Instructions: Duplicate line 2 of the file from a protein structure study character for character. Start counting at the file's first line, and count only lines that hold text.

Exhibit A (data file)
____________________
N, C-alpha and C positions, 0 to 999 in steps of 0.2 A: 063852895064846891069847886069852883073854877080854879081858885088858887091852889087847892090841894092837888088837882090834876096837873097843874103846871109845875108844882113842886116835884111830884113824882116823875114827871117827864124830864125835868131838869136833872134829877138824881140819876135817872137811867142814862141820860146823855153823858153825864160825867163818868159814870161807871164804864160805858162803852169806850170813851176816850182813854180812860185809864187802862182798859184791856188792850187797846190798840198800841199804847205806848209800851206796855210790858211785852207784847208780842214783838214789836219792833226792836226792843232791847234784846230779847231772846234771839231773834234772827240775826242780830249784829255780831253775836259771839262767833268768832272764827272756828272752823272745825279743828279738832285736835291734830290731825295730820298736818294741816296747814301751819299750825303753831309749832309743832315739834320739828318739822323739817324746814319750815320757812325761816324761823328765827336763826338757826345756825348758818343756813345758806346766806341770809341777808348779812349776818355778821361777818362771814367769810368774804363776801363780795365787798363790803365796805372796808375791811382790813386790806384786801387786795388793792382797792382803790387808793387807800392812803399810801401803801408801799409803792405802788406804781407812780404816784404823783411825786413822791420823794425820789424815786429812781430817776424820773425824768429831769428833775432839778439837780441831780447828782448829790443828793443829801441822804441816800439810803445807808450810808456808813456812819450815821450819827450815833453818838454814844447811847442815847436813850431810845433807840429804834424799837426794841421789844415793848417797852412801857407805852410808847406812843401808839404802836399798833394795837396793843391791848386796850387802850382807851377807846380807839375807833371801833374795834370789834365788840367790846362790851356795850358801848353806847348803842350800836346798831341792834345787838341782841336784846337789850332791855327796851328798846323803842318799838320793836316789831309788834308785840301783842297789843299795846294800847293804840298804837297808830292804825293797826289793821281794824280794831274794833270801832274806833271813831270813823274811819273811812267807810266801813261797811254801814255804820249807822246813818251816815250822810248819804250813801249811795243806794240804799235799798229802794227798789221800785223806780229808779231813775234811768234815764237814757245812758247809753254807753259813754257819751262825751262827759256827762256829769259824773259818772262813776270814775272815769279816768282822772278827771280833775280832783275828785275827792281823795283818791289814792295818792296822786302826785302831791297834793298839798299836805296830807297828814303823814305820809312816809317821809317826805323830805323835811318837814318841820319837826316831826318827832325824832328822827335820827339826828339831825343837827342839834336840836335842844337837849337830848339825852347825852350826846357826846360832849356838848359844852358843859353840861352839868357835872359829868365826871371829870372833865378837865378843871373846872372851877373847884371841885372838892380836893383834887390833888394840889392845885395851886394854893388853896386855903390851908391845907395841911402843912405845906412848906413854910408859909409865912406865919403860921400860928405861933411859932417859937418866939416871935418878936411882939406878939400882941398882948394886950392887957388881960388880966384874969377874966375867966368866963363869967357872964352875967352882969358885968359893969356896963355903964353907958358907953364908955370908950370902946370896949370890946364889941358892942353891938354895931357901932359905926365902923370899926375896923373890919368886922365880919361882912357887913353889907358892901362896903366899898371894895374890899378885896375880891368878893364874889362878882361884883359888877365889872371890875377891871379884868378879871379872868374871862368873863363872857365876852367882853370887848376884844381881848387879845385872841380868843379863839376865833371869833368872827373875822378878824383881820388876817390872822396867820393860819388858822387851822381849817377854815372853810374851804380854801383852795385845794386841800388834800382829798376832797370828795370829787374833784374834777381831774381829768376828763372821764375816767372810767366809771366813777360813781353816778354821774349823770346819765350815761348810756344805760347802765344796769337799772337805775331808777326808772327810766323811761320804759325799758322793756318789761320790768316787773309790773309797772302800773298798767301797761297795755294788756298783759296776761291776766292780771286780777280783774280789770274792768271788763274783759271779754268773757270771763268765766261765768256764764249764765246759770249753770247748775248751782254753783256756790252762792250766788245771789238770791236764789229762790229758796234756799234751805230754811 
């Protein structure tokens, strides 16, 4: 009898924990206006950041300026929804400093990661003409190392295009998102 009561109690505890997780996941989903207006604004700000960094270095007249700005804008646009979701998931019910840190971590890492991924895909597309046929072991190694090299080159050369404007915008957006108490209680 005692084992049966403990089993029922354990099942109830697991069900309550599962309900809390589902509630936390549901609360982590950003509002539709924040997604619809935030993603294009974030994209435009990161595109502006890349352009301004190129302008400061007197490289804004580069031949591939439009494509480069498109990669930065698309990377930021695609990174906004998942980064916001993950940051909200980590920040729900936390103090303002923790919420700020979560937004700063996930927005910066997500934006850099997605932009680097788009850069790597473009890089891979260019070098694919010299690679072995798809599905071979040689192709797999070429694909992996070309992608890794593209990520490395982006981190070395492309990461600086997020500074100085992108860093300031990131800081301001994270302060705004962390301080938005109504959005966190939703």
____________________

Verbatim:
């Protein structure tokens, strides 16, 4: 009898924990206006950041300026929804400093990661003409190392295009998102 009561109690505890997780996941989903207006604004700000960094270095007249700005804008646009979701998931019910840190971590890492991924895909597309046929072991190694090299080159050369404007915008957006108490209680 005692084992049966403990089993029922354990099942109830697991069900309550599962309900809390589902509630936390549901609360982590950003509002539709924040997604619809935030993603294009974030994209435009990161595109502006890349352009301004190129302008400061007197490289804004580069031949591939439009494509480069498109990669930065698309990377930021695609990174906004998942980064916001993950940051909200980590920040729900936390103090303002923790919420700020979560937004700063996930927005910066997500934006850099997605932009680097788009850069790597473009890089891979260019070098694919010299690679072995798809599905071979040689192709797999070429694909992996070309992608890794593209990520490395982006981190070395492309990461600086997020500074100085992108860093300031990131800081301001994270302060705004962390301080938005109504959005966190939703």